We all know folks from around the country who graduate from the University of Colorado at Boulder and then never leave town -- and it turns out this decision's a mighty good one according to Kiplinger, whose list of the ten best cities for grads prominently features the People's Republic.
Count down all ten below, complete with excerpts, complete with links and excerpts from Kiplinger explaining the picks. Check them out below.
"Looking to get into the tech industry but can't afford the high cost of living in Silicon Valley? Consider the Seattle area, where Amazon and Microsoft are headquartered and monthly expenses for renters are 20.8% lower than in San Francisco. Other major industries include business services (such as financial and legal firms), green energy and aerospace, led by Boeing. The University of Washington is also a major local employer. And if the existing companies don't interest you, start your own...."
"Including the folks in neighboring cities Fort Worth and Arlington, this metro area ranks as the most populous on this list. One reason for its popularity: jobs. Texas has recovered all of the jobs it lost during the recession, and Kiplinger expects that the state will net another quarter-million positions in 2013. The unemployment rate in Dallas-Fort Worth is just 6.3%, as of February 2013, while the national rate stands at 8.1%. Some of the top private employers include American Airlines, headquartered in Fort Worth, and AT&T and Texas Instruments, both based in Dallas...."
Continue to keep counting down the ten best cities for young grads -- and where Boulder places. Number 8: Washington, D.C.
"The federal government provides the foundation of the District's job market, but people other than politicos can launch their careers in the capital. The aerospace, technology and health care industries are all well-represented and provide a broad range of high-paying jobs. Major area employers include defense contractor Northrop Grumman, consulting firm Booz Allen Hamilton, MedStar Health and Marriott International...."
"Not just a community of golfers and retirees, Phoenix attracts a younger crowd, too, with its low living costs and plentiful employment prospects. Kiplinger expects Arizona to enjoy a healthy job-growth rate of 2.1% in 2013, and many of those new jobs will gravitate to the Valley of the Sun. Financial service companies State Farm Insurance and military-focused USAA are building and expanding facilities in Phoenix, which could add thousands of new positions to the local economy. Other major employers in the area include Banner Health, defense contractor Raytheon and Arizona State University...."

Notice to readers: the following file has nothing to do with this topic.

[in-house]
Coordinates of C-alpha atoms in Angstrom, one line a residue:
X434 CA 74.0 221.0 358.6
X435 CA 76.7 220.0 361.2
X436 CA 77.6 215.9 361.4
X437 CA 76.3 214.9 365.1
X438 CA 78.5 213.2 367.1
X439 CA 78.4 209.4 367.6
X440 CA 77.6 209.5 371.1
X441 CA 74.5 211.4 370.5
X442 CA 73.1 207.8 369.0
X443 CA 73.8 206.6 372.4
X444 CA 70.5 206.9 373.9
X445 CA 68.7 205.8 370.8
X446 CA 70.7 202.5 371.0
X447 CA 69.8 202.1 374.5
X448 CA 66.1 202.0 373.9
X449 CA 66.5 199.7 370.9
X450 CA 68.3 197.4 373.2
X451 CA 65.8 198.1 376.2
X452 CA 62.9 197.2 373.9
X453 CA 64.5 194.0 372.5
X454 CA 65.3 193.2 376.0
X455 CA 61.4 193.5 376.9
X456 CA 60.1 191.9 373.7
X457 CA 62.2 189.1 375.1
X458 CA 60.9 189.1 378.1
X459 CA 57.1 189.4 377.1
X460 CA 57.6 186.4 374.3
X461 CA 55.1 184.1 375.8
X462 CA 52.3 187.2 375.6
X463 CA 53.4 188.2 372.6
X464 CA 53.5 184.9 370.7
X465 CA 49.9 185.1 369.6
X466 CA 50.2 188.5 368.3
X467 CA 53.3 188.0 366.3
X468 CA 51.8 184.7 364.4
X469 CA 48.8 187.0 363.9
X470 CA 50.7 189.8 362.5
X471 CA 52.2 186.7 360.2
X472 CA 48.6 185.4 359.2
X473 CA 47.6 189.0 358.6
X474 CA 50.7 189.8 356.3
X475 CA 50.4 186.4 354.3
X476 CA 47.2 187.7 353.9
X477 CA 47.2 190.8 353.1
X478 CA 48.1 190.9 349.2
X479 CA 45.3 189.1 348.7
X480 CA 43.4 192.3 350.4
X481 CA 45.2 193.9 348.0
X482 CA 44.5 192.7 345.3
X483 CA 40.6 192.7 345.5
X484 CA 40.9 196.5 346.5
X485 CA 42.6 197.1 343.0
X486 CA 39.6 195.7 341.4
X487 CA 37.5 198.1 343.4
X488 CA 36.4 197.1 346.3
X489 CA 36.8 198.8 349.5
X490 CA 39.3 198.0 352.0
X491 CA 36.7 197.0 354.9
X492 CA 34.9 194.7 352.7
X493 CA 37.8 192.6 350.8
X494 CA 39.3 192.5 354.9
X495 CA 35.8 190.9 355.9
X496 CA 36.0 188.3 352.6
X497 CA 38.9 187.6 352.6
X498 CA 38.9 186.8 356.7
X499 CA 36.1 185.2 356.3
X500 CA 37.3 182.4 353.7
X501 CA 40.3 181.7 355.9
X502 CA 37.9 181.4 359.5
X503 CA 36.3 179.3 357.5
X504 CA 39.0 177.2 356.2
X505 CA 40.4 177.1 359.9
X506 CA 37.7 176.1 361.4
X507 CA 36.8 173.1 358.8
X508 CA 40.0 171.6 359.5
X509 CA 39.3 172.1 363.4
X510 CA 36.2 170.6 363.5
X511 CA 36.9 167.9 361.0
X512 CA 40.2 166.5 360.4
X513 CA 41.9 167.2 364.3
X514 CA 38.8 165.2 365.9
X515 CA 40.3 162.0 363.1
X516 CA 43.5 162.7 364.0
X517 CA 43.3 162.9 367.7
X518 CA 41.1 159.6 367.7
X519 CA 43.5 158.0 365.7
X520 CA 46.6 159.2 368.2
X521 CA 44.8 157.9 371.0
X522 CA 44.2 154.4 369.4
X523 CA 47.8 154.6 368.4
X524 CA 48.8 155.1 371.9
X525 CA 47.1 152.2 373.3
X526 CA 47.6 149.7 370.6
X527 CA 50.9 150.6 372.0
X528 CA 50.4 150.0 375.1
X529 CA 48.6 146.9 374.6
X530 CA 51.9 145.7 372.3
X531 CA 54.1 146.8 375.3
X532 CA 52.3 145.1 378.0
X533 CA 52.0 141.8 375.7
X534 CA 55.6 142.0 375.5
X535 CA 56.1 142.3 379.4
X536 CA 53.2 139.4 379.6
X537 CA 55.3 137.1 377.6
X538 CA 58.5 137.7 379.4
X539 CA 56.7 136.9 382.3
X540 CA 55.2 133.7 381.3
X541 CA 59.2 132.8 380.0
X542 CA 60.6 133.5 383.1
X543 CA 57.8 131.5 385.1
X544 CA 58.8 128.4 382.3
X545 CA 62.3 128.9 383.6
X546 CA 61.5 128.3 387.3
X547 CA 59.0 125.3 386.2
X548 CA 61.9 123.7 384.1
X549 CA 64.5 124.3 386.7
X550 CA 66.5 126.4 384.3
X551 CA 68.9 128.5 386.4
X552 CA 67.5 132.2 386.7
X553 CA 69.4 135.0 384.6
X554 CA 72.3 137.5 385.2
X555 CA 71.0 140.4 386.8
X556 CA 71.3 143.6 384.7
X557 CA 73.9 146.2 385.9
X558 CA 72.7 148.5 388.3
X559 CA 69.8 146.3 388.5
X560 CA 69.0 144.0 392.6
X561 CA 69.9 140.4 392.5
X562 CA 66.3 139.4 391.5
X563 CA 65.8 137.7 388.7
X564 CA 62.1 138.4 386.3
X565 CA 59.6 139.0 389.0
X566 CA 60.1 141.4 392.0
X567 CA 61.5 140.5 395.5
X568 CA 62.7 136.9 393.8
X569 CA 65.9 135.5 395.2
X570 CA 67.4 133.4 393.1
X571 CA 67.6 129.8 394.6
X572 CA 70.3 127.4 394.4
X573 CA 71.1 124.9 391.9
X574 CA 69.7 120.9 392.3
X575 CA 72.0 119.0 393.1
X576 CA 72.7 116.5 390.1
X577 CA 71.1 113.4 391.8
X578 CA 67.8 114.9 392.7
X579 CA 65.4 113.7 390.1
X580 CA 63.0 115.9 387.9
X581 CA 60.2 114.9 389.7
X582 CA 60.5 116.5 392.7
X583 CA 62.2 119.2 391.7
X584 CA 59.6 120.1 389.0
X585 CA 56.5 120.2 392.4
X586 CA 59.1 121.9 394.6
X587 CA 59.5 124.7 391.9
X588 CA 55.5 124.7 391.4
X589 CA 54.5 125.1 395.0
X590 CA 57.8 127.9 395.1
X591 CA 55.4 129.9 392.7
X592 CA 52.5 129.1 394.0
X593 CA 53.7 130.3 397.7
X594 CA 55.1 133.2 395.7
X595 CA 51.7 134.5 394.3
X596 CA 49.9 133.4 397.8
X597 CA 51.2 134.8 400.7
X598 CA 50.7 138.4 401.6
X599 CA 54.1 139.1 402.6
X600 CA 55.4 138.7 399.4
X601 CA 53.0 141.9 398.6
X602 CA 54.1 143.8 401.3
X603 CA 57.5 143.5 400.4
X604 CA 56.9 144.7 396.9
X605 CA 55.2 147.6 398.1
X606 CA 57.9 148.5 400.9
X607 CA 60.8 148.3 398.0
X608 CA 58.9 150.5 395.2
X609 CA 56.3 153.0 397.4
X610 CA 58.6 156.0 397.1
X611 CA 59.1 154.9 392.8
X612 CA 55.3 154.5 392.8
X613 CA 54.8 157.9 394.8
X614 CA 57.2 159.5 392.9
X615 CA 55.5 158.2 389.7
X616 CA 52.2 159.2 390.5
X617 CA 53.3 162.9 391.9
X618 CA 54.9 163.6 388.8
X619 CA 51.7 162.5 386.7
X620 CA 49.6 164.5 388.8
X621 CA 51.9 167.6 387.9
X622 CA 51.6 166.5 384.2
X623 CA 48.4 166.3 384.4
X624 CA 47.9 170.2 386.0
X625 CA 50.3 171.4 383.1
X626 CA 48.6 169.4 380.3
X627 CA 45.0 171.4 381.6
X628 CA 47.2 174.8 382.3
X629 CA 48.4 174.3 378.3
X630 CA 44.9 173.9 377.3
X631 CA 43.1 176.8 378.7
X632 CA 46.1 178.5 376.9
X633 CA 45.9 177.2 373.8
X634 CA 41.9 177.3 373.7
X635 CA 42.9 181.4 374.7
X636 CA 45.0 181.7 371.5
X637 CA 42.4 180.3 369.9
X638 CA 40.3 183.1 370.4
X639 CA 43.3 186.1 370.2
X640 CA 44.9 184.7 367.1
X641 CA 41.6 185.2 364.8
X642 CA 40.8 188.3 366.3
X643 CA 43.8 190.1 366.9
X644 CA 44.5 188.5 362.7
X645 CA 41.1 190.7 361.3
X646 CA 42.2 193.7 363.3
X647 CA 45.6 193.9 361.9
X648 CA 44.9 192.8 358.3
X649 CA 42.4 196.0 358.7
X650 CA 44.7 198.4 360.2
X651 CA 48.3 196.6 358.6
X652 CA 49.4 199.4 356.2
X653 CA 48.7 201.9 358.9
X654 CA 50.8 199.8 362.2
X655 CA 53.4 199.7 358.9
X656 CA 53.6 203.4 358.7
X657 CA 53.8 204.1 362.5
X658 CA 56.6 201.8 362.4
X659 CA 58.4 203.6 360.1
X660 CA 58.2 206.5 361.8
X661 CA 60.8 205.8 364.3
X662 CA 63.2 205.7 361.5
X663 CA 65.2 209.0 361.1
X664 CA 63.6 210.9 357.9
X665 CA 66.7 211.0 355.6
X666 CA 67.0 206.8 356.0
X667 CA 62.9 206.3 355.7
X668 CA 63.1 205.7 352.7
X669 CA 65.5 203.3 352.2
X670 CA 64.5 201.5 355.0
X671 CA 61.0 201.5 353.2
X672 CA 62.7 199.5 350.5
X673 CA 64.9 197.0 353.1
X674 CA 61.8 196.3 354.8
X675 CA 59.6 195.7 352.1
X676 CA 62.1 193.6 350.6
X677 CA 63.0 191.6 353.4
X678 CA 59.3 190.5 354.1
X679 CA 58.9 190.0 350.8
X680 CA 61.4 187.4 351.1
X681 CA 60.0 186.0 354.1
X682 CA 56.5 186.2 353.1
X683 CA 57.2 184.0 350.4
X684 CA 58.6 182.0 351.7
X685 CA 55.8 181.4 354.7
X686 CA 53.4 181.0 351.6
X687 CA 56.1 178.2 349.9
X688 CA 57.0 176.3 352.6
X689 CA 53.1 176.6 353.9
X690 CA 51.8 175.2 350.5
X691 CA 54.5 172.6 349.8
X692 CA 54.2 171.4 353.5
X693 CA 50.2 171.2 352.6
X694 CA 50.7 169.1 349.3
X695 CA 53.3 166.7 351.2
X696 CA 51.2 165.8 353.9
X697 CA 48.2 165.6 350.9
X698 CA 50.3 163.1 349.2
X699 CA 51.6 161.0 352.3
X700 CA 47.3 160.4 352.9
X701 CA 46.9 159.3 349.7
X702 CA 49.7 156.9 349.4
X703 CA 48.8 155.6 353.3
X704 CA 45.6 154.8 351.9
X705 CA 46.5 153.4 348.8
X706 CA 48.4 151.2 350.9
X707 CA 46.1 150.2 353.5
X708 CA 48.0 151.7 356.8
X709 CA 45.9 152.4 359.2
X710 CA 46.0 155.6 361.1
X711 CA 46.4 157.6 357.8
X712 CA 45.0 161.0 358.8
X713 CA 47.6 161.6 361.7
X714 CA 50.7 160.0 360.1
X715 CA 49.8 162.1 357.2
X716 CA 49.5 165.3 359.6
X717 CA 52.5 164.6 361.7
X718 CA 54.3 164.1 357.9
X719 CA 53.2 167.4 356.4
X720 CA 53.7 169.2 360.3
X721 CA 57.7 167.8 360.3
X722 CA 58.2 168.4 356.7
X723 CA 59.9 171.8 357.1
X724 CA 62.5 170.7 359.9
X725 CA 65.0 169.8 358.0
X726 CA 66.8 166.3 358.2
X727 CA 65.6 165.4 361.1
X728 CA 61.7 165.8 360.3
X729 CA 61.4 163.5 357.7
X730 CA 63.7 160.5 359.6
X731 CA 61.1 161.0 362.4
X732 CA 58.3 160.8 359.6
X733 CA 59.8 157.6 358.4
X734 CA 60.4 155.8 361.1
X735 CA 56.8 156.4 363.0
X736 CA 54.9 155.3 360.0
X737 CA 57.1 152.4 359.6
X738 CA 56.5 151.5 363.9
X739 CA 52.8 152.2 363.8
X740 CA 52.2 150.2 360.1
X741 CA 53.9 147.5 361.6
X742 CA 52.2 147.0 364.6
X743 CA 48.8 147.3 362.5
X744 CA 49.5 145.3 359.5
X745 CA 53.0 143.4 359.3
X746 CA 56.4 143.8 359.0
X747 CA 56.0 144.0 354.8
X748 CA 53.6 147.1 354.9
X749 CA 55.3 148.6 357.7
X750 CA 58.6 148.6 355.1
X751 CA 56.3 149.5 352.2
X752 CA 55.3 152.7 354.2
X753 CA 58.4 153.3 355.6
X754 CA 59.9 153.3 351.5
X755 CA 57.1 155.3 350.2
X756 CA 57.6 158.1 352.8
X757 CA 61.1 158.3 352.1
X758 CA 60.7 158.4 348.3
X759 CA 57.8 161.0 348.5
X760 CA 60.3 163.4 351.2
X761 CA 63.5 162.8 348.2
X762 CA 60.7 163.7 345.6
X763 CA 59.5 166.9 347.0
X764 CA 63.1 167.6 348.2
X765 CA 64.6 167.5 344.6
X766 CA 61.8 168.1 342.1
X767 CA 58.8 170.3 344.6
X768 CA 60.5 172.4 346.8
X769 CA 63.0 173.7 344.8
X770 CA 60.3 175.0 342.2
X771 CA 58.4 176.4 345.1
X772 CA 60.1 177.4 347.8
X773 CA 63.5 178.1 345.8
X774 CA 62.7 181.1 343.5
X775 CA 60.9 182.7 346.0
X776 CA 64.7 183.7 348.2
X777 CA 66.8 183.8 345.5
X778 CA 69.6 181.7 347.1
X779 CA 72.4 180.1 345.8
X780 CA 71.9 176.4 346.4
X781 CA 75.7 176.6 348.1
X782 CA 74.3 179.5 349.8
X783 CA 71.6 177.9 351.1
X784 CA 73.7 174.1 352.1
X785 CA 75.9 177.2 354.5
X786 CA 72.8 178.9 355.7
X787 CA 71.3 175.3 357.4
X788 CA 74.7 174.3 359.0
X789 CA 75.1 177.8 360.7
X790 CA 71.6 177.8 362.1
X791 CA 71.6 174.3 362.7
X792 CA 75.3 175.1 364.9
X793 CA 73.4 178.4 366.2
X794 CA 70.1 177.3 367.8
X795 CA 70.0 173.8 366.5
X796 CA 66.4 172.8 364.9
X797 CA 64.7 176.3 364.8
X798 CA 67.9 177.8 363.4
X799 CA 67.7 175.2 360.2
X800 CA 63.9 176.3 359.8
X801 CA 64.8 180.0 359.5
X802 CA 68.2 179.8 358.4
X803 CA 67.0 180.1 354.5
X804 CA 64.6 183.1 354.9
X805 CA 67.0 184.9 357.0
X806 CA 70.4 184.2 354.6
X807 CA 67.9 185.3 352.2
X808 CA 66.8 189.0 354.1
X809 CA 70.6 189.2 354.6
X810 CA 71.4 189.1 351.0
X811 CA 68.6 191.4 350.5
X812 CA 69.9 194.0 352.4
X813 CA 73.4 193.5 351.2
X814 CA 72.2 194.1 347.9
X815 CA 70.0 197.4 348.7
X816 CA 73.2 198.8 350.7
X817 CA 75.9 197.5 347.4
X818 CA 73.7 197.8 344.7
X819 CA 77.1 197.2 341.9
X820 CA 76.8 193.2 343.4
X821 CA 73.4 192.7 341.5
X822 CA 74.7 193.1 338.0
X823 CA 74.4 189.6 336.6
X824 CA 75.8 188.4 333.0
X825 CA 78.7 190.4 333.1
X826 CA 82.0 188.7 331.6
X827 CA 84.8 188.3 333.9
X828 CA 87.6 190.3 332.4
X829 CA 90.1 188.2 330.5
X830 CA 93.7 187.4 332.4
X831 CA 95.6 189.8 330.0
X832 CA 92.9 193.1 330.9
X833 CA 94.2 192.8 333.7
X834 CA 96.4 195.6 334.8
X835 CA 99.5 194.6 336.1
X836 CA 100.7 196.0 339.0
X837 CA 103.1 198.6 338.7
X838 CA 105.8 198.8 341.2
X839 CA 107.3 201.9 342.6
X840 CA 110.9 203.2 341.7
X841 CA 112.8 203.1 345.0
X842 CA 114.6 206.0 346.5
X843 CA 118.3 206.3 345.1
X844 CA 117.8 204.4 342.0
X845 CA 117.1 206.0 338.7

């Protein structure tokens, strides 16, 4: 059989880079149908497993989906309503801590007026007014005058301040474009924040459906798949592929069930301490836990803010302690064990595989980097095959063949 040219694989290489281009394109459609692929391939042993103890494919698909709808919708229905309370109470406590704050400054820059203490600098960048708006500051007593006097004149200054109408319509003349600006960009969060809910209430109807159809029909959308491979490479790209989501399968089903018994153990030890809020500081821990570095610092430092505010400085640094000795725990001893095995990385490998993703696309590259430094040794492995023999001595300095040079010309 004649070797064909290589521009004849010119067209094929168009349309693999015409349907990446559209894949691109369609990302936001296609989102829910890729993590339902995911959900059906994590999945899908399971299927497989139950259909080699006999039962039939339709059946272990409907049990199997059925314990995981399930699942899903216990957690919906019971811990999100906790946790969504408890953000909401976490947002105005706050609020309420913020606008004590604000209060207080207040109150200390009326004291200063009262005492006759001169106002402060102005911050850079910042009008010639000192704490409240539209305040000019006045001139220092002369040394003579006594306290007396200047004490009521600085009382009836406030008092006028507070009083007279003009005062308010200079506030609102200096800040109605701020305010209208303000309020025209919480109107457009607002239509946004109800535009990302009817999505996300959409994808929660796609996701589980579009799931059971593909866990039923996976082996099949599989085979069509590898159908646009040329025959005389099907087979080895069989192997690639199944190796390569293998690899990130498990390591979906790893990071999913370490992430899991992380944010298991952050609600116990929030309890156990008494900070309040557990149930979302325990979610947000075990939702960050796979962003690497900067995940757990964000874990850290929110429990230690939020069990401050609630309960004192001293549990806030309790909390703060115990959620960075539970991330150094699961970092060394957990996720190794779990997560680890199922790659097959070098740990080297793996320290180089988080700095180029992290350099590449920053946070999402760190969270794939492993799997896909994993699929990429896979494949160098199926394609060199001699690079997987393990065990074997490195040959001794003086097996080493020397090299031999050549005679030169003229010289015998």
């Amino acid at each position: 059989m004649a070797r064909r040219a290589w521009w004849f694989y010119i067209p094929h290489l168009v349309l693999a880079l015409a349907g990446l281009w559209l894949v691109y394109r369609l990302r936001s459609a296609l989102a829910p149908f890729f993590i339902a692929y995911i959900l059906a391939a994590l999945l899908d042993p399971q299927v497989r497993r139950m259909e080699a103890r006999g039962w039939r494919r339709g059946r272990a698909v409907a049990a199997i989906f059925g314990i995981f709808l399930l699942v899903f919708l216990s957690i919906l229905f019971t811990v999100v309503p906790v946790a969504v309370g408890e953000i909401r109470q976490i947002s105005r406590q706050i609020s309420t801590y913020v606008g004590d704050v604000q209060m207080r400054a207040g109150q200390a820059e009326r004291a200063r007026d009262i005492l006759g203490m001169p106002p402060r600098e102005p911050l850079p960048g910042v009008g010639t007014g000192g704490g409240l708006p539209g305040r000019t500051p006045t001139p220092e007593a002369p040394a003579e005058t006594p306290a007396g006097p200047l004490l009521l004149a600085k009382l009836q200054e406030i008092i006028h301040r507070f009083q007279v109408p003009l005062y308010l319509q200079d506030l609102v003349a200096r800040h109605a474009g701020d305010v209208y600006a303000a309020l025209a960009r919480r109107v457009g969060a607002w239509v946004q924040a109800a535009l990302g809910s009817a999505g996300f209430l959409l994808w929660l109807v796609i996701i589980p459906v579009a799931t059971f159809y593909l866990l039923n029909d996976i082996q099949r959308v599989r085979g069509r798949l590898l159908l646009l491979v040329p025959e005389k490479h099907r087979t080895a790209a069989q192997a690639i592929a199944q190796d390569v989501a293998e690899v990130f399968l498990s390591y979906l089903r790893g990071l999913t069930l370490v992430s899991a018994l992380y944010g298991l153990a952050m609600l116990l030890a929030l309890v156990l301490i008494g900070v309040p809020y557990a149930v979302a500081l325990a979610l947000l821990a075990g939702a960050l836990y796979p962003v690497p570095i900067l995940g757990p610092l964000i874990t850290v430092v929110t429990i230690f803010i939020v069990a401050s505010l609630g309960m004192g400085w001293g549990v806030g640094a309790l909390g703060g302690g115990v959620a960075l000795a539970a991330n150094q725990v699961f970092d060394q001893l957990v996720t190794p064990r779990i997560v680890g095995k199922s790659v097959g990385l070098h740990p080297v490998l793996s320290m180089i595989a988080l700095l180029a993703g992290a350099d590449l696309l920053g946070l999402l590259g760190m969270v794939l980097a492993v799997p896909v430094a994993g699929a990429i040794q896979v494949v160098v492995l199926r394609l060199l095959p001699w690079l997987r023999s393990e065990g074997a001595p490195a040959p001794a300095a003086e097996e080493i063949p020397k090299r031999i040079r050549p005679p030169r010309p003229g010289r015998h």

Continue to keep counting down the ten best cities for young grads -- and where Boulder places. Number 6: San Diego
"If you're looking for military or government work but hoping for a sunnier climate than D.C.'s, try San Diego. One out of every four jobs in the area is related to the defense industry, according to the San Diego Regional Economic Development Corp. Besides the Department of Defense itself, contractors such as Northrop Grumman and SAIC employ thousands of locals...."
"Anchorage may be the most expensive city on this list, but its college grads are also the best paid. Plus, you won't have to pay state income or sales taxes, and you'll collect an annual dividend -- $878 in 2012 -- from Alaska's oil fund, if you live there the full year. Leading industries include education, health care and business services, such as engineering, accounting and legal services. And the area's distance from the lower 48 states limits your competition for the highest-paying jobs...."
Continue to keep counting down the ten best cities for young grads -- and where Boulder places. Number 4: Houston
"Another big Texas town draws young grads with relatively low costs and a promising job market. The state is expected to add nearly 250,000 jobs in 2013, and many of them will be going to Houston. ExxonMobil is moving 2,100 positions from Virginia and Ohio to its new 10,000-employee campus. Other top employers in the region include the University of Houston, BP America and Memorial Hermann Health System...."
"For crowd-averse new grads, Boulder is an attractive choice, with the smallest population of all the cities on this list. But fewer people doesn't mean fewer opportunities. Colorado is adding jobs, and Boulder already sports the lowest unemployment rate for people in their twenties at 7.9% (versus 11.9% for the U.S.). Major employers include the University of Colorado Boulder, IBM and Ball Aerospace...."
Continue to keep counting down the ten best cities for young grads. Number 2: Ann Arbor, Michigan
"University of Michigan students don't have to go far after graduation. Ann Arbor offers plenty of good-paying jobs for new grads, as well as a big community of peers -- the area's population includes the largest share of people in their twenties on this list. The college campus is the area's largest employer, and its medical center is the second-biggest boss in town. But if you're hoping to inch away from the school, Trinity Health medical center and Toyota Technical Center (a research division for the auto company) are also major local employers...."
"Below-average living costs, above-average pay and a population teeming with twentysomethings make Salt Lake an excellent starting-out city. The overall unemployment rate adds to the area's appeal -- at 5%, it's far below the nation's 8.1%. Top employers include the University of Utah, along with its hospital, and Delta Airlines. And software firm Adobe is expected to add 1,100 jobs in its newly built facility south of the city...."
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